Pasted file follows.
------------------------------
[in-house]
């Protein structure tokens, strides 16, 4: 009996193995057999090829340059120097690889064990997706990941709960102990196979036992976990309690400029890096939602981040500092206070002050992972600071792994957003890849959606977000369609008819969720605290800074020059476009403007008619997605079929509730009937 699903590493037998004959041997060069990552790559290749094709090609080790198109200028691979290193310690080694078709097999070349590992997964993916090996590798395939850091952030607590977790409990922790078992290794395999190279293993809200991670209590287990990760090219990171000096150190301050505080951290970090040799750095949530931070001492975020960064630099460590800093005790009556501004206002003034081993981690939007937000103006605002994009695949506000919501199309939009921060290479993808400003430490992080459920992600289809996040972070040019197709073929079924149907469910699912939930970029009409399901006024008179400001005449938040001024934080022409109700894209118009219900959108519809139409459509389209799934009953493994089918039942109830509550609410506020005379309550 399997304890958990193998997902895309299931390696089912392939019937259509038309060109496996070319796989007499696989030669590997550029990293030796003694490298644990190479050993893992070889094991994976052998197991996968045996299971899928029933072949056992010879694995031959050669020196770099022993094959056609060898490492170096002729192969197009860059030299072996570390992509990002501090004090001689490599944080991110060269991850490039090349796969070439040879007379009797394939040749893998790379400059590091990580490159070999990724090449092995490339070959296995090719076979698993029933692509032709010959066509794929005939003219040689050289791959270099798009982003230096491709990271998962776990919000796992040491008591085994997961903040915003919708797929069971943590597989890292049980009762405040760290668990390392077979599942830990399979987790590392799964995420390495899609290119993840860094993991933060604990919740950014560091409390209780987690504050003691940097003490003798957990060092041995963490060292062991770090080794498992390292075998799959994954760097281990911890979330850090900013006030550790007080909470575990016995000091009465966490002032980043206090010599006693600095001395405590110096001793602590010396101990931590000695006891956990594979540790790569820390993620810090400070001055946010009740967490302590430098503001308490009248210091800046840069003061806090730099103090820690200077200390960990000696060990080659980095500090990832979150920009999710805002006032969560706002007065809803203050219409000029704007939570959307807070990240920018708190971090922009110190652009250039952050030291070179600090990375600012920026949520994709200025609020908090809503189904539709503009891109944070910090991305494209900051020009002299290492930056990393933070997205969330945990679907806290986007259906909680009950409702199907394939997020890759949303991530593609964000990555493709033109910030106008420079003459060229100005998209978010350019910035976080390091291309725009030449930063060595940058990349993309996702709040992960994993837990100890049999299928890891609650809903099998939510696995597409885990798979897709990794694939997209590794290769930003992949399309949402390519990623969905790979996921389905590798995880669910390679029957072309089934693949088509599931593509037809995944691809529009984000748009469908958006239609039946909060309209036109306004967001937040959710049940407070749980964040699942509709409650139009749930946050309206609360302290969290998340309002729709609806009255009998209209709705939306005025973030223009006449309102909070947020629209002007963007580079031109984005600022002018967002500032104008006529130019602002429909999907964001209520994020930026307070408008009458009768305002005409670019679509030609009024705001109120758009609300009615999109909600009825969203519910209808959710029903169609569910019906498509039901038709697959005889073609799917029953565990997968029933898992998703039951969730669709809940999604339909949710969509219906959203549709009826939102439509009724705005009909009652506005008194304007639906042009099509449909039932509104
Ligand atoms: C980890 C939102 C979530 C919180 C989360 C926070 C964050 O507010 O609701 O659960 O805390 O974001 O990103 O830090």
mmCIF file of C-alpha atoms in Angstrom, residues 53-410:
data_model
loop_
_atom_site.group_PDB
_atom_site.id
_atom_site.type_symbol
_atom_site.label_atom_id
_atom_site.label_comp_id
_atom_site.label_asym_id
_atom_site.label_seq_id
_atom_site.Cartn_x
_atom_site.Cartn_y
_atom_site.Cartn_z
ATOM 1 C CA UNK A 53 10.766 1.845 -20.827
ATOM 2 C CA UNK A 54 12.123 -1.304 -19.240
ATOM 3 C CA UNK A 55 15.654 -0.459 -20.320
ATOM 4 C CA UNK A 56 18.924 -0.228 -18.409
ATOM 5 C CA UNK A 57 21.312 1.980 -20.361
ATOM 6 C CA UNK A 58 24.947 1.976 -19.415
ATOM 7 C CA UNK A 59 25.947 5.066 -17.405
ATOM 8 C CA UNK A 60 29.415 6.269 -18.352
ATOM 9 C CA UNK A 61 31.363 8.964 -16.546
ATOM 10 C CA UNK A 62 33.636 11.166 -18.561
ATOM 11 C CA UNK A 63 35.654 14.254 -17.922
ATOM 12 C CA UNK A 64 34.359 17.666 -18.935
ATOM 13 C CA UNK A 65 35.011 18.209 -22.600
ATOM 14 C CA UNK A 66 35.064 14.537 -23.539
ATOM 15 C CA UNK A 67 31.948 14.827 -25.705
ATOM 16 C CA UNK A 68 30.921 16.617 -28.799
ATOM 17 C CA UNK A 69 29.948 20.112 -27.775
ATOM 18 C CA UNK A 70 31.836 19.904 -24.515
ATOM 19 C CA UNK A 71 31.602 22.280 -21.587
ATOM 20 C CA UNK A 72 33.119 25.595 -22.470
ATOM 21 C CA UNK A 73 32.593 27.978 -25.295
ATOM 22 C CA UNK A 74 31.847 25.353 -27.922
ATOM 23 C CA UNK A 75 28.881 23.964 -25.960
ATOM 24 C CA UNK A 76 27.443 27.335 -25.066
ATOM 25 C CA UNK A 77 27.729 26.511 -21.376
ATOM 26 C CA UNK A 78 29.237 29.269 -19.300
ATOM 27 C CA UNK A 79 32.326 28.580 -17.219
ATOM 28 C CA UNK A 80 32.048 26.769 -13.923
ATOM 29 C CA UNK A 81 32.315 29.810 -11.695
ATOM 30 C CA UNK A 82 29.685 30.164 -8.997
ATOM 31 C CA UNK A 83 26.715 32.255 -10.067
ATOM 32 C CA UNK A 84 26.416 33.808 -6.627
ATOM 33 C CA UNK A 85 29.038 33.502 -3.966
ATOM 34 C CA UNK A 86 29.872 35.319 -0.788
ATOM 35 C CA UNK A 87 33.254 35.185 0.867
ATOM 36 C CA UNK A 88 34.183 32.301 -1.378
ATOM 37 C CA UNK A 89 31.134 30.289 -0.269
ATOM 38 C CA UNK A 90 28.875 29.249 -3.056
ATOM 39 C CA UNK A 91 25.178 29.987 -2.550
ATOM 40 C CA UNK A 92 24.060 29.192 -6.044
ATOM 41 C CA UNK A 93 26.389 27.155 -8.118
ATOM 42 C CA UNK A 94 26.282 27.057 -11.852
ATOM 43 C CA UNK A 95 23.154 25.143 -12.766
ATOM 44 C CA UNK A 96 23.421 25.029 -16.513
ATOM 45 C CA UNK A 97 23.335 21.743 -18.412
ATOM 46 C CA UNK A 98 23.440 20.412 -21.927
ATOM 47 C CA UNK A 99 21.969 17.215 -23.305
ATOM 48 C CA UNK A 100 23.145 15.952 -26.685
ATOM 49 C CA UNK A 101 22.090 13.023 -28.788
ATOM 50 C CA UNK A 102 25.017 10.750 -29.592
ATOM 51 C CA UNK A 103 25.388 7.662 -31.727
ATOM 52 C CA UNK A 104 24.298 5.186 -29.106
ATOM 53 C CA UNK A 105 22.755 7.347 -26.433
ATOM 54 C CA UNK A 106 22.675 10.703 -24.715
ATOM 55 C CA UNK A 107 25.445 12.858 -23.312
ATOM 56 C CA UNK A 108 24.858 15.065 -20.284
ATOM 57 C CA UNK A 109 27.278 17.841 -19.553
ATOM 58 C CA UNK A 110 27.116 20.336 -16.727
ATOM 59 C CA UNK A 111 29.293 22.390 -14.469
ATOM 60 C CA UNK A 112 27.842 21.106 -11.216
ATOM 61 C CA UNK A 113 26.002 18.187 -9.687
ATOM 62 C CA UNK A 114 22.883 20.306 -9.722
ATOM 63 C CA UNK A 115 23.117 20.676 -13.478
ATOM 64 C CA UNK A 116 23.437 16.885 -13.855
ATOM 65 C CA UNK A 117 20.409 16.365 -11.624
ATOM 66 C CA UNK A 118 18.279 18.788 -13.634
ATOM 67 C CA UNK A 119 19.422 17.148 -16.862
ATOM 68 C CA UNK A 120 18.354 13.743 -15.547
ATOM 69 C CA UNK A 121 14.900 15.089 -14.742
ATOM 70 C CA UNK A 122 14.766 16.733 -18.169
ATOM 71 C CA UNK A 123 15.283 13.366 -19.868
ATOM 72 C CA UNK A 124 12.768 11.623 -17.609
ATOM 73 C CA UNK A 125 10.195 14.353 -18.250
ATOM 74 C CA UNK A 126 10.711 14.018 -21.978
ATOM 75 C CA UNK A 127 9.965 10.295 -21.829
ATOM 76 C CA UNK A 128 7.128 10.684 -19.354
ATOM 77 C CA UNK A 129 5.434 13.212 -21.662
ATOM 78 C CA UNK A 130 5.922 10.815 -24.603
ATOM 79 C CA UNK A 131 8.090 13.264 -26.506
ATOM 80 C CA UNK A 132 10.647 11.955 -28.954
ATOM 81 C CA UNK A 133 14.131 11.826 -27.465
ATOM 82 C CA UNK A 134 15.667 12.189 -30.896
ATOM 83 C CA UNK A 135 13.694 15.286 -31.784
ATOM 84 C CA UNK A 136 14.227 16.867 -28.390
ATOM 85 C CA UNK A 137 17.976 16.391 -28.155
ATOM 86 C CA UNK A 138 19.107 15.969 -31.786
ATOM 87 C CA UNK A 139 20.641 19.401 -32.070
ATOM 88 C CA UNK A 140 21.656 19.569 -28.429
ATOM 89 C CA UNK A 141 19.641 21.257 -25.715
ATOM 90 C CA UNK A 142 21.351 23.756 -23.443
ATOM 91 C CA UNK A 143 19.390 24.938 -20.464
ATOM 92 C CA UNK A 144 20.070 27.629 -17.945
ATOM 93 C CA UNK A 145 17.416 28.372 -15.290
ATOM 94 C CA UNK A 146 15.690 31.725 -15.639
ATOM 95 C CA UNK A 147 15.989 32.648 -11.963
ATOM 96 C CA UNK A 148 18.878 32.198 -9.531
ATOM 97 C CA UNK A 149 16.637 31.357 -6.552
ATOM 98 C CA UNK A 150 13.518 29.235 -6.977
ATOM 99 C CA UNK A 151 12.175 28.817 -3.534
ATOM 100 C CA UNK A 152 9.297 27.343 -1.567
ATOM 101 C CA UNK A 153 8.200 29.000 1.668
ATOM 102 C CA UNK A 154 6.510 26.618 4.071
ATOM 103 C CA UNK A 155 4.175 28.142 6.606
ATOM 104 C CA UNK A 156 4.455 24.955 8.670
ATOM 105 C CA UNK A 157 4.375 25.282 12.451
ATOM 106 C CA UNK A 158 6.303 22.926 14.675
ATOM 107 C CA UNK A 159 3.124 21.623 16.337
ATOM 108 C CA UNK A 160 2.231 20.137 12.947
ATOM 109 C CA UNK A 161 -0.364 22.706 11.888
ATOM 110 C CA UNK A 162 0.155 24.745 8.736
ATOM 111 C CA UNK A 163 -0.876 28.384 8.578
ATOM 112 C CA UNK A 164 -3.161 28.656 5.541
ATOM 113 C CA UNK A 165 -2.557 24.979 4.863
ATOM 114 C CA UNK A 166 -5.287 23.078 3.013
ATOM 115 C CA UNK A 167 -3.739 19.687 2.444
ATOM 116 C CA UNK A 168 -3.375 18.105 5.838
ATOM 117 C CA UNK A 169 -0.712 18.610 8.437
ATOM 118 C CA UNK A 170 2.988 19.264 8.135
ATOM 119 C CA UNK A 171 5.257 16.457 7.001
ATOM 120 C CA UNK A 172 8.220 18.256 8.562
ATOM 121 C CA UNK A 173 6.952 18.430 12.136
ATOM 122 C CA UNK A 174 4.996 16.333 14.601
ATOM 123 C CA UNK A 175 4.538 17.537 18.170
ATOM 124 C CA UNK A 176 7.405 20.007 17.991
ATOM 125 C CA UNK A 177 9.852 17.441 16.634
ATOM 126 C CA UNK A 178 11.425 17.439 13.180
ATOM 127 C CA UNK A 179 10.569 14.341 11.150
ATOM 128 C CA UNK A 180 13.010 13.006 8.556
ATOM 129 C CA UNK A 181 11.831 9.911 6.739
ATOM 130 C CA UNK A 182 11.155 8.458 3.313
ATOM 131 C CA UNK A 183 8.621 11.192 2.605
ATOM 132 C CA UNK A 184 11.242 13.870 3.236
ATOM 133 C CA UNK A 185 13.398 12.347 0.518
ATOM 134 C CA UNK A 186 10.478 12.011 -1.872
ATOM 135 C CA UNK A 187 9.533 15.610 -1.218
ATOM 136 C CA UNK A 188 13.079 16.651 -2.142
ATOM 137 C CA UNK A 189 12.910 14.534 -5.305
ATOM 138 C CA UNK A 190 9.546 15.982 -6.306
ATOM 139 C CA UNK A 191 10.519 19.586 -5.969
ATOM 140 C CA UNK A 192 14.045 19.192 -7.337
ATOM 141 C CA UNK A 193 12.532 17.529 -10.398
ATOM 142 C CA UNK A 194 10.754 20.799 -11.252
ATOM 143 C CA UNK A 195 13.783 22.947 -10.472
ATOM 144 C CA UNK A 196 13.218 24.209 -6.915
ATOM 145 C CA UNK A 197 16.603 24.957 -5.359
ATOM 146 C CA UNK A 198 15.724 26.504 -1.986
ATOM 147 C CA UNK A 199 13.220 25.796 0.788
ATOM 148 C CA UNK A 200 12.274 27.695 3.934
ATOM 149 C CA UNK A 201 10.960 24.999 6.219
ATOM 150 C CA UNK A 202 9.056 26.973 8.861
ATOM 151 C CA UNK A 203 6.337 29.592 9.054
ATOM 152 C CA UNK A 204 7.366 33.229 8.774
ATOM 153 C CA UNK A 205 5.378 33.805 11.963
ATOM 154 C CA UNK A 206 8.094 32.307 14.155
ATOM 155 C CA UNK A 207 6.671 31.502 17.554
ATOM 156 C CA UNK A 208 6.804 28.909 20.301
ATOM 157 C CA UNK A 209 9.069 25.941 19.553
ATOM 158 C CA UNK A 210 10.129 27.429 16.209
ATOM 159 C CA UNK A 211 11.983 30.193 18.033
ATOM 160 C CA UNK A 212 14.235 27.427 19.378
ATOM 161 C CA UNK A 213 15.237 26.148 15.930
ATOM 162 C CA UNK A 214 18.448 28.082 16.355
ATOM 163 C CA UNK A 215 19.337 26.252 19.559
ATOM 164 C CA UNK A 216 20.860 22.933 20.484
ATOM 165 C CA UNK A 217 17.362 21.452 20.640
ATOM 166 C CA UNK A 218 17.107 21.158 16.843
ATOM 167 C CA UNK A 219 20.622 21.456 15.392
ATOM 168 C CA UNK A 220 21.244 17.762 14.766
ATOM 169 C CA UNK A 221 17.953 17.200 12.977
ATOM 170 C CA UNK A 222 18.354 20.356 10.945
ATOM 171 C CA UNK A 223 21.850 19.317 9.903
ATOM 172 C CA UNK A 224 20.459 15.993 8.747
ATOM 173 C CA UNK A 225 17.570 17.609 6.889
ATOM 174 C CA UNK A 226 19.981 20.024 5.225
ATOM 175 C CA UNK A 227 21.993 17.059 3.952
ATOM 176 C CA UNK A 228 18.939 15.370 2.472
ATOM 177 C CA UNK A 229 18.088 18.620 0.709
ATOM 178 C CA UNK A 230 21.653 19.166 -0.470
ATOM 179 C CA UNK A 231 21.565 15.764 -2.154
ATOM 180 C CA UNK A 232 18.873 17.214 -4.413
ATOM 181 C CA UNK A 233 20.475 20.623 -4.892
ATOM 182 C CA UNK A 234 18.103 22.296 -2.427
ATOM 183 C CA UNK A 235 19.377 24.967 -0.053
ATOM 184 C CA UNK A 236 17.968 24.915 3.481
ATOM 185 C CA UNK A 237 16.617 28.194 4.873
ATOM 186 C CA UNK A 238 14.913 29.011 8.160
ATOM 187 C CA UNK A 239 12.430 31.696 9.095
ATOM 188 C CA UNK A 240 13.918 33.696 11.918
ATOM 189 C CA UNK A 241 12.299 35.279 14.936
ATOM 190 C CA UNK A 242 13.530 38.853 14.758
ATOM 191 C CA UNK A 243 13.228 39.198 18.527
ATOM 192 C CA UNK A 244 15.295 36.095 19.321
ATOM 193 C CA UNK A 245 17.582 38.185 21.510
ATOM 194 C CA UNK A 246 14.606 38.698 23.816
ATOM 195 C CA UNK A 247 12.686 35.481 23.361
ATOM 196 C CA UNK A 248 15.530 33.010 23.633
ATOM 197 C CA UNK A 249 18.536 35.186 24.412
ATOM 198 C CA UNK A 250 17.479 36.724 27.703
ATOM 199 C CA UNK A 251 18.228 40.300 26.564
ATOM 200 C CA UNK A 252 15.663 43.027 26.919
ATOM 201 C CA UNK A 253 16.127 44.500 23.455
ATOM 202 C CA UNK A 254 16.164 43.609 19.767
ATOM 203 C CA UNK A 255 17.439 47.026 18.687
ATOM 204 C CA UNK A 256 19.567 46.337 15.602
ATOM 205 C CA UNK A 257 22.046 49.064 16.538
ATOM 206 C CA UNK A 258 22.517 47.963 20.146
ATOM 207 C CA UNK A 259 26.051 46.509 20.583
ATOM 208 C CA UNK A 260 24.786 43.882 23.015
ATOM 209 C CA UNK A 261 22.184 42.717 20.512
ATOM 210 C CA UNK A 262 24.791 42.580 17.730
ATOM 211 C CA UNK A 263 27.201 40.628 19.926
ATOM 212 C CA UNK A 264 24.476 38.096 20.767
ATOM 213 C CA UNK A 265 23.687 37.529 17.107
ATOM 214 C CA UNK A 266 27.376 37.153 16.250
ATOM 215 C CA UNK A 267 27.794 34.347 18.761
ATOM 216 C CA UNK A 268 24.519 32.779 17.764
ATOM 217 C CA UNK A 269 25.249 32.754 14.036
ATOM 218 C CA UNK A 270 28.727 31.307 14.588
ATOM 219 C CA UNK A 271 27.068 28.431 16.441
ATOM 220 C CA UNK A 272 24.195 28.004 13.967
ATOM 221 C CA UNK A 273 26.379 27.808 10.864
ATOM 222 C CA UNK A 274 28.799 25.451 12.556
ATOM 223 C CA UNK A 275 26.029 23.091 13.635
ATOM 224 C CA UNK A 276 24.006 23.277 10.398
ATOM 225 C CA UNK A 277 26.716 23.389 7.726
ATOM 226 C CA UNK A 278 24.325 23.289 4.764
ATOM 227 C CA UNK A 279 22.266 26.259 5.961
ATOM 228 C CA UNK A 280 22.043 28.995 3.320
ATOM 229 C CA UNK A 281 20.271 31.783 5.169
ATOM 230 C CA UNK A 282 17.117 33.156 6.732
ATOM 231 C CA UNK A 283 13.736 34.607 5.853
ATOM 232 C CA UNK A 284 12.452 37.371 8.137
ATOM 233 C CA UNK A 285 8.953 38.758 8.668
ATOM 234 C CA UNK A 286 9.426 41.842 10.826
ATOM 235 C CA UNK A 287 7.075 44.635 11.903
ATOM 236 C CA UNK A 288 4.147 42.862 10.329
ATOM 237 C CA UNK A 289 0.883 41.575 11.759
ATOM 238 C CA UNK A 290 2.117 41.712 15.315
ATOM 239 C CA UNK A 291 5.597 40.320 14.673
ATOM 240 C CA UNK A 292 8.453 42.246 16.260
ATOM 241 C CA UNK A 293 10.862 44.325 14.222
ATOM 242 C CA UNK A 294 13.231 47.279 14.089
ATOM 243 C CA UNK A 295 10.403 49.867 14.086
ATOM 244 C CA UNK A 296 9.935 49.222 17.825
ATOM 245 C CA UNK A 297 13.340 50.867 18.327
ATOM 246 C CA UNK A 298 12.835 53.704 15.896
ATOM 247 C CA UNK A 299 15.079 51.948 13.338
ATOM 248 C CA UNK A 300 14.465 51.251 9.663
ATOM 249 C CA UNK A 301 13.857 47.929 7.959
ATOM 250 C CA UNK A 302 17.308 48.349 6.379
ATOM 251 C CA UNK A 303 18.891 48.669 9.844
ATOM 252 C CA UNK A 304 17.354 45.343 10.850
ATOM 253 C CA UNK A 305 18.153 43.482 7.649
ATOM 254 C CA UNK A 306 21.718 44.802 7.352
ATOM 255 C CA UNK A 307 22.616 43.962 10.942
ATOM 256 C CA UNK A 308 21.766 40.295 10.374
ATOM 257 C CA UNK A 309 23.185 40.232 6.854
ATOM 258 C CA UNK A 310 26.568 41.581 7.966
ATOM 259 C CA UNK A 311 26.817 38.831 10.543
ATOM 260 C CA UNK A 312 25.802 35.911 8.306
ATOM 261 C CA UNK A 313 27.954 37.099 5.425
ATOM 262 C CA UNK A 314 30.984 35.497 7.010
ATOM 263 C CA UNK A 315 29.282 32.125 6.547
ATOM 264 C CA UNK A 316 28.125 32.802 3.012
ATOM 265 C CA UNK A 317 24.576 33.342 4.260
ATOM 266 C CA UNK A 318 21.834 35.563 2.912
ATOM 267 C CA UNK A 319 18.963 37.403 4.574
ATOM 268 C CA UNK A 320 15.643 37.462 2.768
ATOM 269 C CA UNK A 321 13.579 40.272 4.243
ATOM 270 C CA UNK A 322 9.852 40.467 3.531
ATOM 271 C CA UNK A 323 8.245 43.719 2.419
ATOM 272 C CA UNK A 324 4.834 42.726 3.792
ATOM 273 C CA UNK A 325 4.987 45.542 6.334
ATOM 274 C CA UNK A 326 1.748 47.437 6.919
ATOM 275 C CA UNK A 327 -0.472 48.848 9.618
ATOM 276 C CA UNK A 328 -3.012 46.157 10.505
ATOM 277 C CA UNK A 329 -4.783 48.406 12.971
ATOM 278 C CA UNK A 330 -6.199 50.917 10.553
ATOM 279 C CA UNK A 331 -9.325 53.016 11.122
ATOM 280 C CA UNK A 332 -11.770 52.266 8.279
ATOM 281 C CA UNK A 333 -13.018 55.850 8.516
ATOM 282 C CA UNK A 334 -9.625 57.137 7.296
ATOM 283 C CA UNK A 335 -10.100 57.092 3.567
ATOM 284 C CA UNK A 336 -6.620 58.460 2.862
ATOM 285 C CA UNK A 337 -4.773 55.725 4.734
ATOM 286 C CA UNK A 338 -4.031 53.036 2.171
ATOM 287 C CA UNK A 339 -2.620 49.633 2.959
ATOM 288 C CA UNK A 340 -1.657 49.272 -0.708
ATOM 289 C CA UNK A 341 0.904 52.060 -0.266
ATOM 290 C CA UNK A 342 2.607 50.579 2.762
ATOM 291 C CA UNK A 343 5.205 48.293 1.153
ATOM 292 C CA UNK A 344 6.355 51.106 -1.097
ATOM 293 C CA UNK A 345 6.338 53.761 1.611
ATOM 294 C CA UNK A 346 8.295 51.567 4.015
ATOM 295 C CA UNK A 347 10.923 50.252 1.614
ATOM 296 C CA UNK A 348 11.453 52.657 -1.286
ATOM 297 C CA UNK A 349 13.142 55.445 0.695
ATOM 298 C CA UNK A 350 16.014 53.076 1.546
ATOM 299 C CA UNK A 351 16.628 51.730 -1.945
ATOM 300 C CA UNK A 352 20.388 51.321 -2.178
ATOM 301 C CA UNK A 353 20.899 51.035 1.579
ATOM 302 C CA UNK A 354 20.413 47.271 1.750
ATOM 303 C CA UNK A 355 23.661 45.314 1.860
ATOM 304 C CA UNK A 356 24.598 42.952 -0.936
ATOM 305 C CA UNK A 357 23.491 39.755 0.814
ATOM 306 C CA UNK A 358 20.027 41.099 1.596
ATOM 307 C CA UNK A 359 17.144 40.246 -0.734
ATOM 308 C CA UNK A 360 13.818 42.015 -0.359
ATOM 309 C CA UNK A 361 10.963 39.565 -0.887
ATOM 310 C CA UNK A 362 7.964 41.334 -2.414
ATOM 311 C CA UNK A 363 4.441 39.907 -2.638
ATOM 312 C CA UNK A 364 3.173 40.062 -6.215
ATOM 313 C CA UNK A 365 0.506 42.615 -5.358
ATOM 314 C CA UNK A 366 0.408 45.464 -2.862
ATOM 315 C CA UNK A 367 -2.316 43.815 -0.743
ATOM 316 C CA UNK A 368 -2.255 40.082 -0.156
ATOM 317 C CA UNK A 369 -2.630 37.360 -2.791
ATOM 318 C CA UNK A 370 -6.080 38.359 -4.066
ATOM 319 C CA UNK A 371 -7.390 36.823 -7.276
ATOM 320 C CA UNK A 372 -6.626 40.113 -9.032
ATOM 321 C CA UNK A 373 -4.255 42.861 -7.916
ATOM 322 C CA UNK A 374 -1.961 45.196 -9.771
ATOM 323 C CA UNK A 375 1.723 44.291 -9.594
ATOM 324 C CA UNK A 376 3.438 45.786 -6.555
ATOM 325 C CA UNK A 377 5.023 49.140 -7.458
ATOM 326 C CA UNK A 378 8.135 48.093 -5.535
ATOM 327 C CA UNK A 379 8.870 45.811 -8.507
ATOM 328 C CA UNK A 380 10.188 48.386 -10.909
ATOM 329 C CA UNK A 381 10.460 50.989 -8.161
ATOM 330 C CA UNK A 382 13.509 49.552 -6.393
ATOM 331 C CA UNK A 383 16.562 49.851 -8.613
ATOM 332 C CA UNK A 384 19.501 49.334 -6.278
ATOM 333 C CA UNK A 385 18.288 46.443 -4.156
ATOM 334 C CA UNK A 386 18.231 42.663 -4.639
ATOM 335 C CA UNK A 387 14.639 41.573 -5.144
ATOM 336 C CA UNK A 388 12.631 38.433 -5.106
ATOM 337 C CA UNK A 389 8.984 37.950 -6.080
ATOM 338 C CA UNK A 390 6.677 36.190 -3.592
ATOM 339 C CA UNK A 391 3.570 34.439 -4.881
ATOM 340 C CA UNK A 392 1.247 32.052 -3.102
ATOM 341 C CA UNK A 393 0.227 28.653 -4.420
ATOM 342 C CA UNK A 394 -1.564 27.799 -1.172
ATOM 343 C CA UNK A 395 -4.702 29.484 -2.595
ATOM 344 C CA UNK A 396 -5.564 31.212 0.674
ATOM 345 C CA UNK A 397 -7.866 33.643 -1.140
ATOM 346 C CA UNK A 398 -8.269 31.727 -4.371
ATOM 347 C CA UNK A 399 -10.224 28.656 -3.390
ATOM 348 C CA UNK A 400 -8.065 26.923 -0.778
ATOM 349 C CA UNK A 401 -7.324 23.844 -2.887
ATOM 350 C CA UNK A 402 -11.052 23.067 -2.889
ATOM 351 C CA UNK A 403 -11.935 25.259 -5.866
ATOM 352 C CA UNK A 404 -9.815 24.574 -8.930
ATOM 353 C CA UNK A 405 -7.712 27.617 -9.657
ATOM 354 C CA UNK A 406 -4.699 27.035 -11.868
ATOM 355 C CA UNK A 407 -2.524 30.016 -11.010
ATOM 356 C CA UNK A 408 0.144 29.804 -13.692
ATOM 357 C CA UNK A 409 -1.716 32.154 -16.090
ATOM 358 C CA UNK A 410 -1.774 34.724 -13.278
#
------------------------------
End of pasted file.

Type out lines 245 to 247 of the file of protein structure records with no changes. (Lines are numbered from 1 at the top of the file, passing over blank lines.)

ATOM 229 C CA UNK A 281 20.271 31.783 5.169
ATOM 230 C CA UNK A 282 17.117 33.156 6.732
ATOM 231 C CA UNK A 283 13.736 34.607 5.853